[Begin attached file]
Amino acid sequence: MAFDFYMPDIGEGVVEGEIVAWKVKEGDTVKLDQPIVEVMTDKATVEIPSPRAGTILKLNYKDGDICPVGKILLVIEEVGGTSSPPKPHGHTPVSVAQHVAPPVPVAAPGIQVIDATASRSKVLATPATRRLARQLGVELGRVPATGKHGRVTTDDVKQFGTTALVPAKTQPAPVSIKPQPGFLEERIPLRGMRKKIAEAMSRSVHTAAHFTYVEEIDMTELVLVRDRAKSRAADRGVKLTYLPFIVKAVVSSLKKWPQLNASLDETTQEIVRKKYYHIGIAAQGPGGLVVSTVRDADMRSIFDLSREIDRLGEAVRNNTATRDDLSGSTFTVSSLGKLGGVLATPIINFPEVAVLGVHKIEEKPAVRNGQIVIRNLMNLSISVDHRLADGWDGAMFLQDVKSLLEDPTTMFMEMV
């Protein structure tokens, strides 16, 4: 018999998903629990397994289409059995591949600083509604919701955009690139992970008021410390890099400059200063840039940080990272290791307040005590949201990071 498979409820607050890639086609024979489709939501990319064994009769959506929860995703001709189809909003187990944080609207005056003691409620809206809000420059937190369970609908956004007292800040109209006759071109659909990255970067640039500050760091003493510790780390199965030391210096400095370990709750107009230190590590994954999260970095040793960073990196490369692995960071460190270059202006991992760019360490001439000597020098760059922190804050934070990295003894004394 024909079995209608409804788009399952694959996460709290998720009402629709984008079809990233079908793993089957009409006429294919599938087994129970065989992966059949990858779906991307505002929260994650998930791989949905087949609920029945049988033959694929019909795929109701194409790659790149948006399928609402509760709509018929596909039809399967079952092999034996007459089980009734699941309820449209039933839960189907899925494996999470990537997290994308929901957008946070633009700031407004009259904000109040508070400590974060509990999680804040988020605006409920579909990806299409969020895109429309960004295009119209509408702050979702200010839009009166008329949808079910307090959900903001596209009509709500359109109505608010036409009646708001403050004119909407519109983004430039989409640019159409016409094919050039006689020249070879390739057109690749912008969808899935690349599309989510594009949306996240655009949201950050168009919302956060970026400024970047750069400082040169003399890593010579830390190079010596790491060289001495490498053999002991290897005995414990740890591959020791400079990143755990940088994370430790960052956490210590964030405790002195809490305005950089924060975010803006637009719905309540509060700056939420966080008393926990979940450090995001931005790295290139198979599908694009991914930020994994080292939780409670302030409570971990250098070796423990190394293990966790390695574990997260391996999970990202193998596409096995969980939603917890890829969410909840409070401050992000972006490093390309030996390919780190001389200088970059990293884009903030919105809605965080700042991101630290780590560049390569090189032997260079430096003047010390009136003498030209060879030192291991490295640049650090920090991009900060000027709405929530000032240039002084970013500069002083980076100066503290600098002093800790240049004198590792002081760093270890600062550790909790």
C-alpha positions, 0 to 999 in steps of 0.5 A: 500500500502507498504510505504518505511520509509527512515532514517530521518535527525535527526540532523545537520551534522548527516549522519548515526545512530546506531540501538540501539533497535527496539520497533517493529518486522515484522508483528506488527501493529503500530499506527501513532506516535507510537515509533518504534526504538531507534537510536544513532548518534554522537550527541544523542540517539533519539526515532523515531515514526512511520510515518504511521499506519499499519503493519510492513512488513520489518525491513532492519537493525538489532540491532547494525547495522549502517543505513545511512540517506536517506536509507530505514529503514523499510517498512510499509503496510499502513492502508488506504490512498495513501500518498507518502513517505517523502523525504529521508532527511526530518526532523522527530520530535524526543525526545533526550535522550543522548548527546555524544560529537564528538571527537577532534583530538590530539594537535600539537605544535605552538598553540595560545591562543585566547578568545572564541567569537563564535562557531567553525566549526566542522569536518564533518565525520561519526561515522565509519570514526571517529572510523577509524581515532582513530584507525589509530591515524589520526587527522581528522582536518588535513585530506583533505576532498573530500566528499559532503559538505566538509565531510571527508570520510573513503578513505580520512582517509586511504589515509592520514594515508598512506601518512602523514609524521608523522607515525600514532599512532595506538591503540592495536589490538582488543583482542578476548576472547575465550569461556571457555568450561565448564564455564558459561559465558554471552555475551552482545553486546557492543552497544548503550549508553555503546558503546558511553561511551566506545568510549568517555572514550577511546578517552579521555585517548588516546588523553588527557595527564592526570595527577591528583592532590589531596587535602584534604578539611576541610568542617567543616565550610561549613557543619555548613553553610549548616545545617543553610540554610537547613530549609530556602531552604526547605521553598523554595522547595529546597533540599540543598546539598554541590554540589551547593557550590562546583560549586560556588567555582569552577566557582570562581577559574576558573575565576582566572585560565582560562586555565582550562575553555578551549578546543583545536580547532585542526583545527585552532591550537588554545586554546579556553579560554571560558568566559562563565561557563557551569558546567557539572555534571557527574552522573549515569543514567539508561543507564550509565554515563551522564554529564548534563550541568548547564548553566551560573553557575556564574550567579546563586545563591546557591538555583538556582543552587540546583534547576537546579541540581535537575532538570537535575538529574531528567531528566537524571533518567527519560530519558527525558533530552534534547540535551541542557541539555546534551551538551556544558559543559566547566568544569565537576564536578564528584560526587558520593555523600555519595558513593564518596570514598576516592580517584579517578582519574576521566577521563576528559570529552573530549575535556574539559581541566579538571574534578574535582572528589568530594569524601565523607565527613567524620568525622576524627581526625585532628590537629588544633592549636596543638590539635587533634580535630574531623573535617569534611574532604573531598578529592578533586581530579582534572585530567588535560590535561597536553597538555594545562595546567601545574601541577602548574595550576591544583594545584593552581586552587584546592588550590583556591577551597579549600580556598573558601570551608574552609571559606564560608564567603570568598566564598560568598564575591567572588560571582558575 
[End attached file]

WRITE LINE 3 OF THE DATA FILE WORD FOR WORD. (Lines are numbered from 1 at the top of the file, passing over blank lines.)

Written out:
C-alpha positions, 0 to 999 in steps of 0.5 A: 500500500502507498504510505504518505511520509509527512515532514517530521518535527525535527526540532523545537520551534522548527516549522519548515526545512530546506531540501538540501539533497535527496539520497533517493529518486522515484522508483528506488527501493529503500530499506527501513532506516535507510537515509533518504534526504538531507534537510536544513532548518534554522537550527541544523542540517539533519539526515532523515531515514526512511520510515518504511521499506519499499519503493519510492513512488513520489518525491513532492519537493525538489532540491532547494525547495522549502517543505513545511512540517506536517506536509507530505514529503514523499510517498512510499509503496510499502513492502508488506504490512498495513501500518498507518502513517505517523502523525504529521508532527511526530518526532523522527530520530535524526543525526545533526550535522550543522548548527546555524544560529537564528538571527537577532534583530538590530539594537535600539537605544535605552538598553540595560545591562543585566547578568545572564541567569537563564535562557531567553525566549526566542522569536518564533518565525520561519526561515522565509519570514526571517529572510523577509524581515532582513530584507525589509530591515524589520526587527522581528522582536518588535513585530506583533505576532498573530500566528499559532503559538505566538509565531510571527508570520510573513503578513505580520512582517509586511504589515509592520514594515508598512506601518512602523514609524521608523522607515525600514532599512532595506538591503540592495536589490538582488543583482542578476548576472547575465550569461556571457555568450561565448564564455564558459561559465558554471552555475551552482545553486546557492543552497544548503550549508553555503546558503546558511553561511551566506545568510549568517555572514550577511546578517552579521555585517548588516546588523553588527557595527564592526570595527577591528583592532590589531596587535602584534604578539611576541610568542617567543616565550610561549613557543619555548613553553610549548616545545617543553610540554610537547613530549609530556602531552604526547605521553598523554595522547595529546597533540599540543598546539598554541590554540589551547593557550590562546583560549586560556588567555582569552577566557582570562581577559574576558573575565576582566572585560565582560562586555565582550562575553555578551549578546543583545536580547532585542526583545527585552532591550537588554545586554546579556553579560554571560558568566559562563565561557563557551569558546567557539572555534571557527574552522573549515569543514567539508561543507564550509565554515563551522564554529564548534563550541568548547564548553566551560573553557575556564574550567579546563586545563591546557591538555583538556582543552587540546583534547576537546579541540581535537575532538570537535575538529574531528567531528566537524571533518567527519560530519558527525558533530552534534547540535551541542557541539555546534551551538551556544558559543559566547566568544569565537576564536578564528584560526587558520593555523600555519595558513593564518596570514598576516592580517584579517578582519574576521566577521563576528559570529552573530549575535556574539559581541566579538571574534578574535582572528589568530594569524601565523607565527613567524620568525622576524627581526625585532628590537629588544633592549636596543638590539635587533634580535630574531623573535617569534611574532604573531598578529592578533586581530579582534572585530567588535560590535561597536553597538555594545562595546567601545574601541577602548574595550576591544583594545584593552581586552587584546592588550590583556591577551597579549600580556598573558601570551608574552609571559606564560608564567603570568598566564598560568598564575591567572588560571582558575 